Back in the day, I used to assemble my wireframes and designs into a presentation deck, printed it all out, and then reviewed the work with my team/clients. Many designers still do this today, and it’s a bad habit developed in the agency world where everything is printed out and put up on a board for review. Some folks might not print everything out, but they’ll still view the static screens side-by-side on a computer screen. This might work for designs meant for print, but it’s a lousy way of reviewing product designs meant for devices.
First, it’s important to view your designs on the actual device they’re intended for. This puts your work into context and in its environment. You get a feel for the tangible things that you don’t get with a print or static screens, for example, if a button is positioned in a location where you can’t easily reach it with your thumb, or how scrolling with your finger feels a lot different than doing it with a mouse on a monitor. This kind of stuff isn’t visible in your designs, but it affects the overall experience.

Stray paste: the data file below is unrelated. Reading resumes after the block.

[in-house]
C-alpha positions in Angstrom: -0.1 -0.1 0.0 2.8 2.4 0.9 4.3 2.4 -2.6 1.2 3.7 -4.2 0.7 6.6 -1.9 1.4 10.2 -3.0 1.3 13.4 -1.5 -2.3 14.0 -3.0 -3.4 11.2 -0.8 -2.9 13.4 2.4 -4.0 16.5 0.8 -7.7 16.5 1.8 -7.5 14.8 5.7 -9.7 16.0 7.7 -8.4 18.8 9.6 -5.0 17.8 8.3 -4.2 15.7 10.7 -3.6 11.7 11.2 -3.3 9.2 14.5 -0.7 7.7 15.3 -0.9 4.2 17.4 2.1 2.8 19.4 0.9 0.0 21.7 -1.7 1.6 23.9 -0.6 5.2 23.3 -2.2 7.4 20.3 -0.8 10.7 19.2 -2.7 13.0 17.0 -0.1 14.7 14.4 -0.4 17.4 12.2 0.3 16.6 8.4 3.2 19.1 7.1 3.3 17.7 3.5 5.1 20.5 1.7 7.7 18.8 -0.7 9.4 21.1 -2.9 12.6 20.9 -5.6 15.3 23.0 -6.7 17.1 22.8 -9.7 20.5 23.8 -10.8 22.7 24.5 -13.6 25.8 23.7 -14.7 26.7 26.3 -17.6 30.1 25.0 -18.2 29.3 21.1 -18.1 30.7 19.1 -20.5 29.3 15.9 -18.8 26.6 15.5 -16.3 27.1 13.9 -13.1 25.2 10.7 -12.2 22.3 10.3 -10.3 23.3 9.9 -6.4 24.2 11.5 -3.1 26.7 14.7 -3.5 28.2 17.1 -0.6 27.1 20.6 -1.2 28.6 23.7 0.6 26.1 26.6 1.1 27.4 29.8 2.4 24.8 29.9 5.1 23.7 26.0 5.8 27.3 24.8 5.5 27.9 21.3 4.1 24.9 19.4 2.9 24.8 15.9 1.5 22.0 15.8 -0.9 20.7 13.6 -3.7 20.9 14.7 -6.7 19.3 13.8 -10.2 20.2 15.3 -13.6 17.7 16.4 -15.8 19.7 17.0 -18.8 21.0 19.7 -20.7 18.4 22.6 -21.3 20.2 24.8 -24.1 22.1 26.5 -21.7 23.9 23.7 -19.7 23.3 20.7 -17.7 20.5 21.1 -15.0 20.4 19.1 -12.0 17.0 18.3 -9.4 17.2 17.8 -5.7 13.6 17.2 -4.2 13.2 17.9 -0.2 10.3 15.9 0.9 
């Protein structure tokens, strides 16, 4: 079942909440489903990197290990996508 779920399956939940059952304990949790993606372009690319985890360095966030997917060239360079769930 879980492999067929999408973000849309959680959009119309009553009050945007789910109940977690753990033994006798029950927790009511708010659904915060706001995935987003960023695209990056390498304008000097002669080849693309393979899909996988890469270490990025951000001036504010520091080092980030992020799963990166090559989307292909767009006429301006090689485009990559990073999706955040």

Second, an interactive prototype gives you a better sense of how the experience flows from one screen to another, in both directions. A proto also allows you to experience the transitions and interactions by actually tapping on stuff, and seeing it react. Paper or static screens don’t offer this feedback. There have been plenty of times when I’m reviewing wireframes in Sketch, and everything looks and feels great, and then I discover issues in the design when actually viewing it as a prototype.
Wireframes and UI designs should be reviewed as a prototype with basic interactions, and on the device they were designed for. The time you usually spend assembling and printing a deck, use it to build a prototype instead. Tools like Invision, Marvel, Atomic and Pixate allow you to create functioning prototypes in minutes. These services also make it really easy to share your work with your team or client, so everyone can view it and add comments.
Why have a single static screen on paper, when you can have your entire user flow, with interactions, on an iPhone. You can’t beat it.